When we were taught how to pray, perhaps we memorized the Lord's Prayer. Some of us were taught the ACTS acronym (adoration, confession, thanksgiving, supplication). For the next few days, let's dust off this old method, dating from the early 19th century, and prayerfully enter the presence of God.
Let's begin with adoration. God is worthy of our worship. He is an all-knowing, all-powerful, everywhere-present God. He created the universe and yet came near to his people in Jesus. Ask God to enable and empower you to worship him, not just in words or song, but with all of your heart, soul, mind, and strength.
Prayer Emphasis: Day 2
Lord, prepare me...
We often pray over the circumstances in our lives. We ask God to open doors of opportunity in our career. We ask God to bring forgiveness and reconciliation to a strained relationship. We ask God for safe travel and health over sickness. All of these are good things to bring to the Lord.
Today, though, we ask God to prepare us - to prepare us for the ways that he will move in our lives. Prayer and fasting in the Bible is often preparatory. In particular, we think of Jesus praying and fasting in the wilderness before the beginning of his earthly ministry. So, before we ask God to move, we pray that he would prepare our hearts and minds.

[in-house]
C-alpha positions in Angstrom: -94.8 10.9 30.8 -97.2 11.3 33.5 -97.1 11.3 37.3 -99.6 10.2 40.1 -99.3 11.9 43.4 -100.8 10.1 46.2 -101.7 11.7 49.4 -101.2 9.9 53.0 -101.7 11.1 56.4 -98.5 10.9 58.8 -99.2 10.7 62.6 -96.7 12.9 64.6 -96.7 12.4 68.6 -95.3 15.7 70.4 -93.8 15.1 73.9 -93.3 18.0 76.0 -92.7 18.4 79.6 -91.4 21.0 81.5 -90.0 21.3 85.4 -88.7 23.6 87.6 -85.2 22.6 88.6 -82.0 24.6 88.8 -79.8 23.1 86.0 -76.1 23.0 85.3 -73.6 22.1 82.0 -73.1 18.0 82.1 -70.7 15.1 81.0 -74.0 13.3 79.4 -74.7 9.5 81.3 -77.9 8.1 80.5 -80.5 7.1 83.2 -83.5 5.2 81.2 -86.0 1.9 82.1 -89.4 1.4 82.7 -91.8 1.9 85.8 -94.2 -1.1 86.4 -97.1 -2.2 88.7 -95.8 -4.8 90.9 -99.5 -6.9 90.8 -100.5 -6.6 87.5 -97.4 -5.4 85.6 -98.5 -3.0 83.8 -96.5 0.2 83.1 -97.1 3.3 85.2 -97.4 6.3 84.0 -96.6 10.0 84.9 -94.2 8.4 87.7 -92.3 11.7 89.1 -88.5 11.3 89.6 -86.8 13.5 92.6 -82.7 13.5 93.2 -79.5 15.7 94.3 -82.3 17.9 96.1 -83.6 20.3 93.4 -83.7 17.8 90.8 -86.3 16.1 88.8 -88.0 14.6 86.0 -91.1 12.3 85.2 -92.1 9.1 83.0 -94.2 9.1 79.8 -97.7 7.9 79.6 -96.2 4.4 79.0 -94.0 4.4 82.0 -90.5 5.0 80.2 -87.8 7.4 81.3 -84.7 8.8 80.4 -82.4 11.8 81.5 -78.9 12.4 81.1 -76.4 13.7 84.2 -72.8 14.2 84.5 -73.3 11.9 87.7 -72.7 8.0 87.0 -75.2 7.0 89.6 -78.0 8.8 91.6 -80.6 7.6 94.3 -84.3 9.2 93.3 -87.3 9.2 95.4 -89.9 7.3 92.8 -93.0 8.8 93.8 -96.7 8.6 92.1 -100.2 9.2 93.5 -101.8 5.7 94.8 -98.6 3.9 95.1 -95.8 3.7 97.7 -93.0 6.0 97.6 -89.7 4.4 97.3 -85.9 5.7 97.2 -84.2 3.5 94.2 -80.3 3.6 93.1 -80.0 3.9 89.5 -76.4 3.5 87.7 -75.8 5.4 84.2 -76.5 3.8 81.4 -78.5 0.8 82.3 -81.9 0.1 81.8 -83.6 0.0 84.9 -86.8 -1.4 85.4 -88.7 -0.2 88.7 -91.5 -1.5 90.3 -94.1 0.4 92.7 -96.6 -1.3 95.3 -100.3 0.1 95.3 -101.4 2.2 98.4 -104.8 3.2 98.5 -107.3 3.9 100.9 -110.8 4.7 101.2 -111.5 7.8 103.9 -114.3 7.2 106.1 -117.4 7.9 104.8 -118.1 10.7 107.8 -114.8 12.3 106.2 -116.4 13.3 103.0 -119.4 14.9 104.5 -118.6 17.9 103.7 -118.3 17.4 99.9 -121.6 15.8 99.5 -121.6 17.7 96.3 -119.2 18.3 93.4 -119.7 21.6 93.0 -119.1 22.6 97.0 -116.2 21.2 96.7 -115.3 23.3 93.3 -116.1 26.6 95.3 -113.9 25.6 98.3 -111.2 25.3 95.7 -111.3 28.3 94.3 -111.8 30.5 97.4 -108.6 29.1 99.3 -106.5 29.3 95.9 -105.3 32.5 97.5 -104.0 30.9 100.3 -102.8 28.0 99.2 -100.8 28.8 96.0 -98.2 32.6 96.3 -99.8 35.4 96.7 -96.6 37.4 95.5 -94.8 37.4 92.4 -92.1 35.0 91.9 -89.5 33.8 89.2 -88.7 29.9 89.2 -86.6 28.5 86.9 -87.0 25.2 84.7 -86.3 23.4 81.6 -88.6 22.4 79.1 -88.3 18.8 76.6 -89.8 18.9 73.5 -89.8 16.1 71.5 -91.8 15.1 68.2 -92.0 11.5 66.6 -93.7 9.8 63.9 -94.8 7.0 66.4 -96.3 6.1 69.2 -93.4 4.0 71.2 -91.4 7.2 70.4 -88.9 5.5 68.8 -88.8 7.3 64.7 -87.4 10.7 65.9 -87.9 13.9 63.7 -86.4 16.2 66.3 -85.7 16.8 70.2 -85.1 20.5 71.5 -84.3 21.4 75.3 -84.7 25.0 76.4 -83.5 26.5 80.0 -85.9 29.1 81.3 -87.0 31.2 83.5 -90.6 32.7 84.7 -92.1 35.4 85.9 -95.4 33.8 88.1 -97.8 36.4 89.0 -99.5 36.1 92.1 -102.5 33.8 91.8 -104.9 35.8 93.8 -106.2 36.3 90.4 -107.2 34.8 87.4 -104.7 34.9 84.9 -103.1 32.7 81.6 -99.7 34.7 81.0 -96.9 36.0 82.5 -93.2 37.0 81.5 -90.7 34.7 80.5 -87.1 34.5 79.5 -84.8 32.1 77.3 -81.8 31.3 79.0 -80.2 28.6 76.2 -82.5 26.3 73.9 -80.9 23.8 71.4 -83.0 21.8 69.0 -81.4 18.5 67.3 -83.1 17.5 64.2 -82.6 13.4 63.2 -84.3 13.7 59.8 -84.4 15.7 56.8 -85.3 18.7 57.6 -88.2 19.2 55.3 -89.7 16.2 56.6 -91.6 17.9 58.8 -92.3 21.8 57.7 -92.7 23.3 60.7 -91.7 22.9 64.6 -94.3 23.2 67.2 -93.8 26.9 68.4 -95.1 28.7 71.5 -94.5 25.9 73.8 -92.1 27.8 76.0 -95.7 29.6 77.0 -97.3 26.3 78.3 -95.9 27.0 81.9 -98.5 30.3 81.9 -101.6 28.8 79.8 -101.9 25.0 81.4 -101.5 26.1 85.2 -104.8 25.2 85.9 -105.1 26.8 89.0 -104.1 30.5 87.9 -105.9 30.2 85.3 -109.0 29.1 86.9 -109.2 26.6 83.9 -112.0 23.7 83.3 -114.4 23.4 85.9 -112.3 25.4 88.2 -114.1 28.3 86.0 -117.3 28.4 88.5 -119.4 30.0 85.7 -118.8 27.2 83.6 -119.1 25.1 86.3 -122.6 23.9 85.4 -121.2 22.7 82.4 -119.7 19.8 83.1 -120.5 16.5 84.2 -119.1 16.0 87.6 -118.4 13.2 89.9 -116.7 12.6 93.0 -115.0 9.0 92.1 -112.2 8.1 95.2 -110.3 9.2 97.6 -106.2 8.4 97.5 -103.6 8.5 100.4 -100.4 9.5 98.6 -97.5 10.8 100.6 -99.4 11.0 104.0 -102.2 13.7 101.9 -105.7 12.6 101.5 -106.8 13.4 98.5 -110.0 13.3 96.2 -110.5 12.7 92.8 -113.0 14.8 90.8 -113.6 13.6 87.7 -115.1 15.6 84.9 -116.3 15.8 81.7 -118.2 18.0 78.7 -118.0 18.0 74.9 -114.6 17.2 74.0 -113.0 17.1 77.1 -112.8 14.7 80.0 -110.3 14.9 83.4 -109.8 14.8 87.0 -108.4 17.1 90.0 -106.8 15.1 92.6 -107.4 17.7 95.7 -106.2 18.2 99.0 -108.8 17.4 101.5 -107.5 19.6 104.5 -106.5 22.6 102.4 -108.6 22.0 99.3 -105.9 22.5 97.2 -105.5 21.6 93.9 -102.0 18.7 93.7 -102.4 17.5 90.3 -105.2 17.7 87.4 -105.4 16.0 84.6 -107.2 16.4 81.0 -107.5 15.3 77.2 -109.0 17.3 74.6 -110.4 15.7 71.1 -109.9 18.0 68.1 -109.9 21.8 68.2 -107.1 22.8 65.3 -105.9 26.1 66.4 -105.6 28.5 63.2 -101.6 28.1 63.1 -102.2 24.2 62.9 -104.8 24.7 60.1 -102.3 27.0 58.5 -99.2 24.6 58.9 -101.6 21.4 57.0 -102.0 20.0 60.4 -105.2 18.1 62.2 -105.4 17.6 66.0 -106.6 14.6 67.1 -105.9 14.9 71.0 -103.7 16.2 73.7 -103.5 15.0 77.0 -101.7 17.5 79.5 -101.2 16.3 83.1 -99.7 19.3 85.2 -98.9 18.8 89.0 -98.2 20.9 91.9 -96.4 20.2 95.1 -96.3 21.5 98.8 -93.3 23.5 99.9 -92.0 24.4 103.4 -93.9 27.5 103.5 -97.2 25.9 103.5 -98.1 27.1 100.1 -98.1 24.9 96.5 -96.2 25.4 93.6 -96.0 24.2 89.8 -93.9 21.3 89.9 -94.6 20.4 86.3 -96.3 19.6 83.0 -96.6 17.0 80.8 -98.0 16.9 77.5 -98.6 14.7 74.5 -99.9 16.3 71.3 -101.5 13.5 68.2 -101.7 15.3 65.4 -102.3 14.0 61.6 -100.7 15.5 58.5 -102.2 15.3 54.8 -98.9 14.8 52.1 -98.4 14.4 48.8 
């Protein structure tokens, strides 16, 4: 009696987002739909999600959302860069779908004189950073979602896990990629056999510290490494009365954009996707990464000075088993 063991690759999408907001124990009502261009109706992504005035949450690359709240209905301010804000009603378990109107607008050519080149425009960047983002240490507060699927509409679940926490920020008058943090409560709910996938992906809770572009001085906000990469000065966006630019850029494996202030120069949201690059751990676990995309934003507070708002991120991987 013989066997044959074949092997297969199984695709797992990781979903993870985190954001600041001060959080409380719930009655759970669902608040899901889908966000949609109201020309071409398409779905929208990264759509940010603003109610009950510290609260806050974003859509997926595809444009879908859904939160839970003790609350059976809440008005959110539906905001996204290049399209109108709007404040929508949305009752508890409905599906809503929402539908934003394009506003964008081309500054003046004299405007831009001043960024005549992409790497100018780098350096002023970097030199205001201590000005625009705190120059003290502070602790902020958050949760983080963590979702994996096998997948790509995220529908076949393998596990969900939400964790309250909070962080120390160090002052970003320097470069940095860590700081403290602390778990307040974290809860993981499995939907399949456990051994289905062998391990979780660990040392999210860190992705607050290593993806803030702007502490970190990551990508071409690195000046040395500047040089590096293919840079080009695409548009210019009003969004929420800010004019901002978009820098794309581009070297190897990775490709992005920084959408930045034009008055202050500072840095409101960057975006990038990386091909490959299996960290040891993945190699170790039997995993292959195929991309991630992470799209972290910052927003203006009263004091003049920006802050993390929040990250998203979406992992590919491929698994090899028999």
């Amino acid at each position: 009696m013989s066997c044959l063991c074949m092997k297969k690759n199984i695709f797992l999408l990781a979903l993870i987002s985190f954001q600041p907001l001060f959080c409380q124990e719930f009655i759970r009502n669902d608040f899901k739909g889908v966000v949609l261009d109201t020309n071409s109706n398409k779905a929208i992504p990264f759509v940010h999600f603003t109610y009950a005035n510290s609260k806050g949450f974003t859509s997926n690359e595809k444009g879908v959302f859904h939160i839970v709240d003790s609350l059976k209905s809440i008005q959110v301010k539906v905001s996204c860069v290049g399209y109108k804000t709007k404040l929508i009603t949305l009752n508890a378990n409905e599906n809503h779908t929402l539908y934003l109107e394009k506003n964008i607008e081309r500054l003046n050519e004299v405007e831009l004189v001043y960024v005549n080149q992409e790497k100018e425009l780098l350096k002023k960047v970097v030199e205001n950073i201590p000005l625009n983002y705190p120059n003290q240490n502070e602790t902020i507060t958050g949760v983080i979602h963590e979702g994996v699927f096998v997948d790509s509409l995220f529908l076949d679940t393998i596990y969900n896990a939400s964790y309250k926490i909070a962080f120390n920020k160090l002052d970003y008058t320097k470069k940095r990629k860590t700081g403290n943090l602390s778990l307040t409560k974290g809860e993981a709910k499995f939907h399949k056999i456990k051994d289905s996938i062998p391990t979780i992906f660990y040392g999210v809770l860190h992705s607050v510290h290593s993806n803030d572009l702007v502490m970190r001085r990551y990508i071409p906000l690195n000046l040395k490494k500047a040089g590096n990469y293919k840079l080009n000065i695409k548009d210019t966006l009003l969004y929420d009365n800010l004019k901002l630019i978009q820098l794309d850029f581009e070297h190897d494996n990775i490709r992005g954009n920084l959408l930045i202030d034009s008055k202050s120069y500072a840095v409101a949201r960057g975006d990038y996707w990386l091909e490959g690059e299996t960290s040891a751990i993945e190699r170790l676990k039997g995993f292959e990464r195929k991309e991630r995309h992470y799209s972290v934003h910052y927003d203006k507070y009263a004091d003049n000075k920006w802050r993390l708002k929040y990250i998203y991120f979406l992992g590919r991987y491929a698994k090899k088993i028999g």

Prayer Emphasis: Day 1
What am I pursuing?
We pursue. Our lives are built around pursuing - pursuing a job, a title, a family, a house, our happiness, our dreams. None of these are bad things, but we have been called to pursue a relationship with the God of the universe.
In Acts 13:1-3, the church at Antioch is pursuing the presence and direction of God through prayer and fasting. Let your prayer today be simply to ask God, "what am I pursuing?" Spend a few moments in his presence and have faith that he hears our prayers and answers them.
As we walk through the next 40 days together, this web-page will change each day. Some days you will have some Scriptures to consider, others will point to specific things to pray for, and still other days will have different forms of prayer to consider. All of this is simply to guide us in praying together. Let's pursue God together!